(a) the Magistrate may authorise detention of the accused person, otherwise than in custody of the police, beyond the period of fifteen days if he is satisfied that adequate grounds exist for doing so but no Magistrate shall authorise the detention of the accused person in custody under this section for a total period exceeding sixty days and on the expiry of the said period of sixty days, the accused person shall be released on bail if he is prepared to and does furnish bail and every person released on bail under this section shall be deemed to be so released under the provisions of Chap. XXXIII for the purposes of that Chapter.' In Baldev Singh v. State of Punjab, 1975-77 Pun LR 534 : (1975 Cri LJ 1662) (FB) a Full Bench of this Court examined the true meaning and scope of the section quoted above. S. S. Sandhawalia J. who delivered the judgment observed that 'the arrest and detention of an accused person for the purposes of investigation of the crime forms an integral part of the process therefor. Section 167 provides a step therein, being the judicial sanction for the custody of an accused person either with the police or what is conveniently called 'judicial custody'. This section is general and Sub-section (2) with the proviso thereto directly relates to the arrest, custody or release of an accused person and therefore, it is clearly a procedural provision embedded firmly in the scheme of investigative process.'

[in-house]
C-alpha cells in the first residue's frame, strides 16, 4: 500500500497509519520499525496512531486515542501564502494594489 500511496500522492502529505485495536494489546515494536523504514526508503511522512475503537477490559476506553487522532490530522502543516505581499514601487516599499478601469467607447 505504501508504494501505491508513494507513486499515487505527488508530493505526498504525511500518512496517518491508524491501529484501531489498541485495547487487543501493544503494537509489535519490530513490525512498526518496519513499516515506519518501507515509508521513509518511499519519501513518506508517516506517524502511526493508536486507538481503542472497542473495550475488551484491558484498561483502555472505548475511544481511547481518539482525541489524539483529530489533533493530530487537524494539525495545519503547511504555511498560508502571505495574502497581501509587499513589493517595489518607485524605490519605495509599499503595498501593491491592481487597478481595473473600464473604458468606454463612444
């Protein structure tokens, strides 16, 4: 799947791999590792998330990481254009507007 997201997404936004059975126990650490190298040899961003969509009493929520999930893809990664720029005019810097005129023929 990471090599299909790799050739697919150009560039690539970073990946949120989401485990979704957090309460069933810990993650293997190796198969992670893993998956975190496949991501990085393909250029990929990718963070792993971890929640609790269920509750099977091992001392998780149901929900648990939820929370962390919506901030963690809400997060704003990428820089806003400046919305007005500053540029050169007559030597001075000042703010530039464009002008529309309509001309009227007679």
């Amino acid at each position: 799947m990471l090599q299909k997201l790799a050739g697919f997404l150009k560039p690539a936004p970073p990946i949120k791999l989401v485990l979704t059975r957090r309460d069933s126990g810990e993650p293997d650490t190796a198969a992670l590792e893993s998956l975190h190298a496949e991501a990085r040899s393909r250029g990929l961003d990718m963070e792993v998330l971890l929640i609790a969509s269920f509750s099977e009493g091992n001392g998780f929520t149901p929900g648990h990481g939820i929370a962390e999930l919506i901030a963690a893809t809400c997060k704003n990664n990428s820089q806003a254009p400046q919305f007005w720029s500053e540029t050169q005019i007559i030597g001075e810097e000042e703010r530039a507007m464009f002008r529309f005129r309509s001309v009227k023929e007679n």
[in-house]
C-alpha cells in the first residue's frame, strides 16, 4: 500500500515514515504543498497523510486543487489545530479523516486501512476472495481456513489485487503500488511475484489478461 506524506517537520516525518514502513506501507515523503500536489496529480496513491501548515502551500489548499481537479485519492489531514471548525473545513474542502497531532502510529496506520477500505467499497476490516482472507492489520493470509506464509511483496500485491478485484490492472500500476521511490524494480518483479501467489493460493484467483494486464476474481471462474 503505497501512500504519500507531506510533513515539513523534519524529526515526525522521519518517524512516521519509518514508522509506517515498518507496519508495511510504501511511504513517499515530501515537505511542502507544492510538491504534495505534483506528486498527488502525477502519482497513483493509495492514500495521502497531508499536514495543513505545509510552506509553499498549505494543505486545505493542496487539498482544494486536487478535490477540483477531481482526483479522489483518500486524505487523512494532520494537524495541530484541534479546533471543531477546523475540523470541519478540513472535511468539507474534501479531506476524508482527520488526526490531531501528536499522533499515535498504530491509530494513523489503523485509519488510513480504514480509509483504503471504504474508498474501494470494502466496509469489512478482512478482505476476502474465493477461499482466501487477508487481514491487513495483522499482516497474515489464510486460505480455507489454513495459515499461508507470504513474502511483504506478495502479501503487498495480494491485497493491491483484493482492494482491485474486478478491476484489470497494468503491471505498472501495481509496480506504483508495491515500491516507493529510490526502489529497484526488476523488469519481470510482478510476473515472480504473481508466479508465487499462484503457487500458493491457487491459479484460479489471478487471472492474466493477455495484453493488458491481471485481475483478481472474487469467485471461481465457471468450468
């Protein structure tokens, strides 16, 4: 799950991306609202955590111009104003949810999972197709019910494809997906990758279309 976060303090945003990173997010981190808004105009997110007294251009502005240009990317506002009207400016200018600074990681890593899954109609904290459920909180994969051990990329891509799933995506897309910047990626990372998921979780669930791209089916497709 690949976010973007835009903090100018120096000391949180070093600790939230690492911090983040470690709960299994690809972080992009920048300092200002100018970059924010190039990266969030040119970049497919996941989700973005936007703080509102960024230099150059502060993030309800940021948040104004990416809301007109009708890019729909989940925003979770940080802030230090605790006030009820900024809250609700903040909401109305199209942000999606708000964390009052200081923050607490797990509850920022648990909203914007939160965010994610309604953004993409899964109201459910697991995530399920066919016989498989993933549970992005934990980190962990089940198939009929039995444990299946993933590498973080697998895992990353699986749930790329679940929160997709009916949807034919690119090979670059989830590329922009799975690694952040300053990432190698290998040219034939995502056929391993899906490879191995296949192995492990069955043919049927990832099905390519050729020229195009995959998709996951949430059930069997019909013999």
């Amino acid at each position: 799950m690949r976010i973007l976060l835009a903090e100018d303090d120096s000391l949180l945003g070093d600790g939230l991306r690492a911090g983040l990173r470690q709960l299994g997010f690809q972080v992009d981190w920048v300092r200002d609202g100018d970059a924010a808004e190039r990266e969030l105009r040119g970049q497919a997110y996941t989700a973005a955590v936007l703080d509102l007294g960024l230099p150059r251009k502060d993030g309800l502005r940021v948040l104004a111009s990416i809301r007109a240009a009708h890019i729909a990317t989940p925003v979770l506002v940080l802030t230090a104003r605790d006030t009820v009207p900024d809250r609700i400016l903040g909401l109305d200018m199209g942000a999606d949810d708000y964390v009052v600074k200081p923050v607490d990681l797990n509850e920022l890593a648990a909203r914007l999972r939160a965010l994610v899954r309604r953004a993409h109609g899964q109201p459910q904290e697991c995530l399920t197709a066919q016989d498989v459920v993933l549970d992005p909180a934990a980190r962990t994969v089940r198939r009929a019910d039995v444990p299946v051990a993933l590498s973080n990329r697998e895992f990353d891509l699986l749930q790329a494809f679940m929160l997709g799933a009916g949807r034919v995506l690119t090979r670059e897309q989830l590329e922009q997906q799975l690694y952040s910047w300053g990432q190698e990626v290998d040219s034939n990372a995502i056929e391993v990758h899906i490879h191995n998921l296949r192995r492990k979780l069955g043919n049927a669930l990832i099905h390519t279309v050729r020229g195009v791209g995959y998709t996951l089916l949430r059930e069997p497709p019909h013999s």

5. The learned counsel for the petitioners then placed strong reliance on the following observations of the learned Judge in the Full Bench case:

'A bare reading to Section 167 of the new Cr. P. C. would indicate that under this provision there need be no application for bail by the accused at all. This provision goes to the power and the very jurisdiction of the Magistrate to grant judicial or police custody of the person of the accused irrespective of the moving of an application on his behalf. In no uncertain terms, the statute provides that the accused person must be released on bail if he is prepared to furnish the same in case he has already been in custody for a period of sixty days. The presentation of an application is thus irrelevant to the issue. The Magistrate is himself duty-bound and the accused is entitled as of right to be released on furnishing bail provided the requisite condition of detention beyond sixty days is satisfied.'

6. Our attention was then drawn to the authoritative pronouncement of the Supreme Court in Natabar Parida v. State of Orissa, AIR 1975 SC 1465: (1975 Cri LJ 1212). Their Lordships at p. 1467 of the reporter laid down:--

'It may be emphasised here that the court will have no inherent power of remand of an accused to any custody unless the power is conferred by law.'

7. It deserves particular mention that the learned Deputy Advocate General was unable to refer to any provision of the Act of the Rules framed thereunder, enacting any procedure relating to investigation of cases concerning the contravention of the Rules. That being so, the applicability of Section 167 of the Code to the case in hand is obvious. It follows that all along the petitioners had been remanded to police or judicial custody by the Magistrate in the exercise of his powers under Section 167 of the Code. Now the question is:--